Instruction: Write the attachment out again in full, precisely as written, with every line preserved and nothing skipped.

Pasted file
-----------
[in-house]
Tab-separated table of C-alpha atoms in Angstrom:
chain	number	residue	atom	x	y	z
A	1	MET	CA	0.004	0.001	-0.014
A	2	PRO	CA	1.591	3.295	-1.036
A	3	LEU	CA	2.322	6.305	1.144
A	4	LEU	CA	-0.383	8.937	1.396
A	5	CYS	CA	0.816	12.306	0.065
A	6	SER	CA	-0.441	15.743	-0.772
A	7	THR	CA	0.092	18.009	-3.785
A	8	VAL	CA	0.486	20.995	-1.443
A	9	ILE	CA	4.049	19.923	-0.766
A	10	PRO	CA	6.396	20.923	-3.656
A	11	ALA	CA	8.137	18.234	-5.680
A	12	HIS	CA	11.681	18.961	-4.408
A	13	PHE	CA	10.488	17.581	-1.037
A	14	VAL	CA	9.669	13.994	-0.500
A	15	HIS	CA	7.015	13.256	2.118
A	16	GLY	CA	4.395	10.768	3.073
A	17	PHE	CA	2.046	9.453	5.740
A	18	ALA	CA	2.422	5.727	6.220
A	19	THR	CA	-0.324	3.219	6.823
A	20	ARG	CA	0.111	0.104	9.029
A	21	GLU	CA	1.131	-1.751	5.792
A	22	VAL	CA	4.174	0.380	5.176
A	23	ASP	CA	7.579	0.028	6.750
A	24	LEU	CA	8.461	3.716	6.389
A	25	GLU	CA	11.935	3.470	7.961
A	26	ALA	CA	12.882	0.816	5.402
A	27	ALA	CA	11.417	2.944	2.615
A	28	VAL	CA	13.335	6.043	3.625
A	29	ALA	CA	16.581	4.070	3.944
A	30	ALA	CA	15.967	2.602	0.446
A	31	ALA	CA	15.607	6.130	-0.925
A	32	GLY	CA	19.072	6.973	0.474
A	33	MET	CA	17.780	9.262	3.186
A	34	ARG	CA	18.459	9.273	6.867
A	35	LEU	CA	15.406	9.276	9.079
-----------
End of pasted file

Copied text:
[in-house]
Tab-separated table of C-alpha atoms in Angstrom:
chain	number	residue	atom	x	y	z
A	1	MET	CA	0.004	0.001	-0.014
A	2	PRO	CA	1.591	3.295	-1.036
A	3	LEU	CA	2.322	6.305	1.144
A	4	LEU	CA	-0.383	8.937	1.396
A	5	CYS	CA	0.816	12.306	0.065
A	6	SER	CA	-0.441	15.743	-0.772
A	7	THR	CA	0.092	18.009	-3.785
A	8	VAL	CA	0.486	20.995	-1.443
A	9	ILE	CA	4.049	19.923	-0.766
A	10	PRO	CA	6.396	20.923	-3.656
A	11	ALA	CA	8.137	18.234	-5.680
A	12	HIS	CA	11.681	18.961	-4.408
A	13	PHE	CA	10.488	17.581	-1.037
A	14	VAL	CA	9.669	13.994	-0.500
A	15	HIS	CA	7.015	13.256	2.118
A	16	GLY	CA	4.395	10.768	3.073
A	17	PHE	CA	2.046	9.453	5.740
A	18	ALA	CA	2.422	5.727	6.220
A	19	THR	CA	-0.324	3.219	6.823
A	20	ARG	CA	0.111	0.104	9.029
A	21	GLU	CA	1.131	-1.751	5.792
A	22	VAL	CA	4.174	0.380	5.176
A	23	ASP	CA	7.579	0.028	6.750
A	24	LEU	CA	8.461	3.716	6.389
A	25	GLU	CA	11.935	3.470	7.961
A	26	ALA	CA	12.882	0.816	5.402
A	27	ALA	CA	11.417	2.944	2.615
A	28	VAL	CA	13.335	6.043	3.625
A	29	ALA	CA	16.581	4.070	3.944
A	30	ALA	CA	15.967	2.602	0.446
A	31	ALA	CA	15.607	6.130	-0.925
A	32	GLY	CA	19.072	6.973	0.474
A	33	MET	CA	17.780	9.262	3.186
A	34	ARG	CA	18.459	9.273	6.867
A	35	LEU	CA	15.406	9.276	9.079